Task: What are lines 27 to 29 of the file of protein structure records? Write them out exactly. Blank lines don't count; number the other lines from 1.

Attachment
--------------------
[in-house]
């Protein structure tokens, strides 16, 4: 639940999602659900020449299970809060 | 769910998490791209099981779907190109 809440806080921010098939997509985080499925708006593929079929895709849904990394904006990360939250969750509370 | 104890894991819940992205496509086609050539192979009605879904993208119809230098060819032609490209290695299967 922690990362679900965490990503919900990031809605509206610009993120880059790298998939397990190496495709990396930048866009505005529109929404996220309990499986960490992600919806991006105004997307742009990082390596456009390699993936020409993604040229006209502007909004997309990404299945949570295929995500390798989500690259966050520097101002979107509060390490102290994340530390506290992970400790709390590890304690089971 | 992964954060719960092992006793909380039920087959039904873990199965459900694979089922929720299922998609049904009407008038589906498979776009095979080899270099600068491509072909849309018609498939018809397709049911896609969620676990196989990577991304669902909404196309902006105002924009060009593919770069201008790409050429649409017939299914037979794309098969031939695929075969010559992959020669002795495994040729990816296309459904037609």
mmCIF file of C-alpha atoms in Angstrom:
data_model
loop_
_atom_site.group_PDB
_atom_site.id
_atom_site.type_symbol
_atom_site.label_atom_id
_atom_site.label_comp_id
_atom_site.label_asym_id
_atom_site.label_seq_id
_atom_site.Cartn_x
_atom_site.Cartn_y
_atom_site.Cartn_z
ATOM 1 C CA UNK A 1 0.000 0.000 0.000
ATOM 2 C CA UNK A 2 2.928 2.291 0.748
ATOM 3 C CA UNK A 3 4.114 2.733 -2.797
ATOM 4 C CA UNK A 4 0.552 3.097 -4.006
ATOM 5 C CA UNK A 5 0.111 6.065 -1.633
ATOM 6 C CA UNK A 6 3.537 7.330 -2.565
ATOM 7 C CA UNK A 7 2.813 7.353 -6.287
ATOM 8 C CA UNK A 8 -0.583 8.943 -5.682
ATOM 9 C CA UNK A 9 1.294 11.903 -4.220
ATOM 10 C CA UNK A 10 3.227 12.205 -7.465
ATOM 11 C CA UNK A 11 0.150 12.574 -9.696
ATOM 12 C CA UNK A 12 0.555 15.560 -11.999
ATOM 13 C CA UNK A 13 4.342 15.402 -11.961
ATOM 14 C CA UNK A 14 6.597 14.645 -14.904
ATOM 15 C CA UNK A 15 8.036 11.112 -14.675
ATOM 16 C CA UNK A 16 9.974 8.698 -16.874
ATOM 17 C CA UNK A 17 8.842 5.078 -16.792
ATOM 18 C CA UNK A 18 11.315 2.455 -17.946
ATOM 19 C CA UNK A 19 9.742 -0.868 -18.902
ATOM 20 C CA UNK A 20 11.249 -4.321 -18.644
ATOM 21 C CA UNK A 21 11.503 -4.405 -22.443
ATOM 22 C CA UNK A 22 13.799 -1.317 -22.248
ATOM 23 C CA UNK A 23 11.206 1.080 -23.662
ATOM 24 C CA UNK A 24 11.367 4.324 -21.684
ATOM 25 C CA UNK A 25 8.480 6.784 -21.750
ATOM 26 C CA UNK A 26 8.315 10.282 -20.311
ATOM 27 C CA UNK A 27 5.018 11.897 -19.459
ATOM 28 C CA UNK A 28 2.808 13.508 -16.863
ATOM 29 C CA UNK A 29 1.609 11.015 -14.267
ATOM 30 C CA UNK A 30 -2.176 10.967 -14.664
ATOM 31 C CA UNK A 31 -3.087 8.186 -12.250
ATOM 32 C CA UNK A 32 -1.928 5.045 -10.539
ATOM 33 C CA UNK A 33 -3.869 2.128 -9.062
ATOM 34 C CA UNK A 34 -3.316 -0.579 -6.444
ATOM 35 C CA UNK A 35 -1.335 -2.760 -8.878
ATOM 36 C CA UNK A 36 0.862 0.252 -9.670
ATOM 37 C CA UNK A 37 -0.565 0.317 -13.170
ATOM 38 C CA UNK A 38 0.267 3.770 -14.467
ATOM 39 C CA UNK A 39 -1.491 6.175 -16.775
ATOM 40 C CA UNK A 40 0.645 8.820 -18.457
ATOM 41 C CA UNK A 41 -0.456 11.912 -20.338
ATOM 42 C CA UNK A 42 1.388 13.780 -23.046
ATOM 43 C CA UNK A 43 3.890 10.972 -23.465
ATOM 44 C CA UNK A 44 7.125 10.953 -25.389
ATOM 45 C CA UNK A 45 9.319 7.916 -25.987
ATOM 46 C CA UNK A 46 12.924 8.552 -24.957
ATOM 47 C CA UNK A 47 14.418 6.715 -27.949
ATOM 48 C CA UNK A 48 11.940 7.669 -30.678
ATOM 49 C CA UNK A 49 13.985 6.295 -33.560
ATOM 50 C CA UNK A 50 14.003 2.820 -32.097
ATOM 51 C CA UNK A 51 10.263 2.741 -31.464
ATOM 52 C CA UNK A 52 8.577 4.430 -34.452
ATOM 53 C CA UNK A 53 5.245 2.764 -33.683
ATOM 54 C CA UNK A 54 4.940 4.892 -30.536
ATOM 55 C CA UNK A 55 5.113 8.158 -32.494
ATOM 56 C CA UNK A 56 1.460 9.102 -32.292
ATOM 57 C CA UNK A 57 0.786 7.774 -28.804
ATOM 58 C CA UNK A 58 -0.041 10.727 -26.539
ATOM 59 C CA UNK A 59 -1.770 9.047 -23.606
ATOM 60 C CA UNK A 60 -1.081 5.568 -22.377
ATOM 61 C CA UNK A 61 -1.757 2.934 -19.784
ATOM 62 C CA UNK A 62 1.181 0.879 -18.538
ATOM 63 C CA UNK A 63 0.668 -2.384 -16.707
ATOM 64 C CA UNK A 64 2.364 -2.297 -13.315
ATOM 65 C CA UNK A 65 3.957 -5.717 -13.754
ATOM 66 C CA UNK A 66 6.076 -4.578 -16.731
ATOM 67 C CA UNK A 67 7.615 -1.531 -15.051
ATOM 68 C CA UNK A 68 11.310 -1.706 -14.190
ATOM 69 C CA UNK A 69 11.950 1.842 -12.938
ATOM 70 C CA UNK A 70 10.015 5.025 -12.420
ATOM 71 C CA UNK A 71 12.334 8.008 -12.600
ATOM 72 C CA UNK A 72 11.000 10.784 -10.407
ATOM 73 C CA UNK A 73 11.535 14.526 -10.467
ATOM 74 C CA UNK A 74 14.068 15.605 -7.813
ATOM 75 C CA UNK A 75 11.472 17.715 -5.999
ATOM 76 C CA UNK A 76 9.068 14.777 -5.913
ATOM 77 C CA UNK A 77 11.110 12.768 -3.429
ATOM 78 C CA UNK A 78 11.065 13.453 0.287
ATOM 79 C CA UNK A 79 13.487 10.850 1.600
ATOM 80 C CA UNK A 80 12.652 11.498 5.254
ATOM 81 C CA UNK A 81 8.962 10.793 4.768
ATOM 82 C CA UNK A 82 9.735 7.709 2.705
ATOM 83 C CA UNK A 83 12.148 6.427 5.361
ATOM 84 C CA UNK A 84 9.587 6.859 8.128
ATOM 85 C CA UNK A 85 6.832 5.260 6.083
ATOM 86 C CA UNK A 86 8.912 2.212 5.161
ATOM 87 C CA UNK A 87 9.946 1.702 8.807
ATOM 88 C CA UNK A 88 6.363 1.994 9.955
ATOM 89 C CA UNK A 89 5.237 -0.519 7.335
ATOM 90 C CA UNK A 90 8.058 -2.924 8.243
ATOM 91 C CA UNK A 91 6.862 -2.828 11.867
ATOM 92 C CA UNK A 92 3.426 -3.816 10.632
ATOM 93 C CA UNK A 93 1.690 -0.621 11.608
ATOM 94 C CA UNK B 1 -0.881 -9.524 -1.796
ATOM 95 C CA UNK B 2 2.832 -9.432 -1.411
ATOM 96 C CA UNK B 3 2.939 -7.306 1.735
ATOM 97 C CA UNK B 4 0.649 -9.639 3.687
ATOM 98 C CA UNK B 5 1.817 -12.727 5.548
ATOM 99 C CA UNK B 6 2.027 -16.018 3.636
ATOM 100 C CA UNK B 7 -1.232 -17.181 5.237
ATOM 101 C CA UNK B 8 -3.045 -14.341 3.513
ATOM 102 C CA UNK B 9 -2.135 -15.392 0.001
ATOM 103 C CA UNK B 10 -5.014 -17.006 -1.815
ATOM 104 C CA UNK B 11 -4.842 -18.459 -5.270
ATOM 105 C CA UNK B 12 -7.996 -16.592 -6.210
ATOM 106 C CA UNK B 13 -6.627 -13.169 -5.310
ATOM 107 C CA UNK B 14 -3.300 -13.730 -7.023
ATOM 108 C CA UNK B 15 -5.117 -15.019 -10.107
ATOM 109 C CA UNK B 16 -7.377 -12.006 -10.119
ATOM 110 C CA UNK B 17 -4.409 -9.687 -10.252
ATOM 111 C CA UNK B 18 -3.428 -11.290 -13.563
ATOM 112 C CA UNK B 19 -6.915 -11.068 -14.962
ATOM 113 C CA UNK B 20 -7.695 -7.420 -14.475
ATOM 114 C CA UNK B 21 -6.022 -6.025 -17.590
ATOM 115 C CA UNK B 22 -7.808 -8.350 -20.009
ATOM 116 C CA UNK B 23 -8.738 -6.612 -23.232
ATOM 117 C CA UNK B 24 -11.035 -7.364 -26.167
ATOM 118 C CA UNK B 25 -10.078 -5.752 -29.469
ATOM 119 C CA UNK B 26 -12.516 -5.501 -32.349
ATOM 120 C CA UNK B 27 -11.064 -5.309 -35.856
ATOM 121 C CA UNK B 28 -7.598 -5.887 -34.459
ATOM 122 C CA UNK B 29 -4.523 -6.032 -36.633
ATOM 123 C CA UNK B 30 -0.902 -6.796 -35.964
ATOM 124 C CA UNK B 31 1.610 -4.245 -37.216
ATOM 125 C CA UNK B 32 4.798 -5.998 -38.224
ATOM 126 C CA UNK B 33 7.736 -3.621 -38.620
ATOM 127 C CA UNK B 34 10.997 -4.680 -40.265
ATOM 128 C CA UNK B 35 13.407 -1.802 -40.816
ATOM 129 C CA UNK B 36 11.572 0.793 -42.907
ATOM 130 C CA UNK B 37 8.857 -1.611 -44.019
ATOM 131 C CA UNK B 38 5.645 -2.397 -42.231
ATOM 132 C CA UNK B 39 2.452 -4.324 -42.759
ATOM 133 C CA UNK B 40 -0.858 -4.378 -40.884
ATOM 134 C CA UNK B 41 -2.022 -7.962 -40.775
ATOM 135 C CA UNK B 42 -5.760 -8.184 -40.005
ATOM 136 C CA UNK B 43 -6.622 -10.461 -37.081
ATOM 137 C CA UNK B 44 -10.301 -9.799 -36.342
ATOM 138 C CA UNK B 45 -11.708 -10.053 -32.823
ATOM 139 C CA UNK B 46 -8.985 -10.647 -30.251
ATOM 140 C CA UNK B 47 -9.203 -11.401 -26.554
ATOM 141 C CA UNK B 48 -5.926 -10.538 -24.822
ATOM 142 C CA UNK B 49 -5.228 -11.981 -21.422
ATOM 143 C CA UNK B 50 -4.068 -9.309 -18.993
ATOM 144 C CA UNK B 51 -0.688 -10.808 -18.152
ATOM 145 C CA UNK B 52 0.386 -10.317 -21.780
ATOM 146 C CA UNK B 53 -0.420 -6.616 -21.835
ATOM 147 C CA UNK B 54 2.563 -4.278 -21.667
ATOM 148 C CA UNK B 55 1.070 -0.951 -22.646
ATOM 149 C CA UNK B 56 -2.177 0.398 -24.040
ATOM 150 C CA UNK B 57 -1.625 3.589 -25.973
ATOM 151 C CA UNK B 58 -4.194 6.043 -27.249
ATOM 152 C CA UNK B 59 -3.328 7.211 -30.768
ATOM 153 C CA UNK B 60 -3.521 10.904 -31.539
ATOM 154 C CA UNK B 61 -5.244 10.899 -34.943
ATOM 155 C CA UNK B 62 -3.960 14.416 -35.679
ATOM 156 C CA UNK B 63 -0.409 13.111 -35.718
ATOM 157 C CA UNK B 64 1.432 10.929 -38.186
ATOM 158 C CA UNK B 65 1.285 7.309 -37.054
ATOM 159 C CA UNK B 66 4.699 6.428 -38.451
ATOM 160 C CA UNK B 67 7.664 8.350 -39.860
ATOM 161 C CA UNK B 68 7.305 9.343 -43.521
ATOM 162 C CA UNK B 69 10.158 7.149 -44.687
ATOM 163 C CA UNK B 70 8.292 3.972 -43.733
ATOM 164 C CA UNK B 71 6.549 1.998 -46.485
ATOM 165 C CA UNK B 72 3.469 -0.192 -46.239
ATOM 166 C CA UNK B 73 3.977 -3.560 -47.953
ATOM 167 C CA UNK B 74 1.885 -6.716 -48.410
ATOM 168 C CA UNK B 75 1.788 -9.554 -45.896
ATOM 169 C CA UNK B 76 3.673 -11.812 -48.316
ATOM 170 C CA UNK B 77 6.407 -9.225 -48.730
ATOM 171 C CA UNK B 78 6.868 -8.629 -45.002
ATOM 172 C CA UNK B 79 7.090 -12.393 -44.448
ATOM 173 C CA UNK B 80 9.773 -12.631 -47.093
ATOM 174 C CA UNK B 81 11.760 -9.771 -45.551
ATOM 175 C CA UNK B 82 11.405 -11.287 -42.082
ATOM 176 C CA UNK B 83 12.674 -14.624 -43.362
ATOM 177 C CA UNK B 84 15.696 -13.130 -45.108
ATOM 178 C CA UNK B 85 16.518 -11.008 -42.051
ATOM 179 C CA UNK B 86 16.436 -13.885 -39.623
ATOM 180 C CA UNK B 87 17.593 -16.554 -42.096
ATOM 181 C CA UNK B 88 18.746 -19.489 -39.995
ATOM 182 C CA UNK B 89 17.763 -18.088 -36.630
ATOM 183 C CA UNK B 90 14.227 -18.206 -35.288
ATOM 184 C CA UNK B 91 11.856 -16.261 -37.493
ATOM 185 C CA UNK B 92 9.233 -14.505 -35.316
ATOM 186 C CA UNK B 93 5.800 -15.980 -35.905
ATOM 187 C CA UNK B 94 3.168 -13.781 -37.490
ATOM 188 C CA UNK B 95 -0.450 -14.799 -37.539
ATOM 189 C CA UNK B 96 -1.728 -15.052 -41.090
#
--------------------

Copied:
ATOM 12 C CA UNK A 12 0.555 15.560 -11.999
ATOM 13 C CA UNK A 13 4.342 15.402 -11.961
ATOM 14 C CA UNK A 14 6.597 14.645 -14.904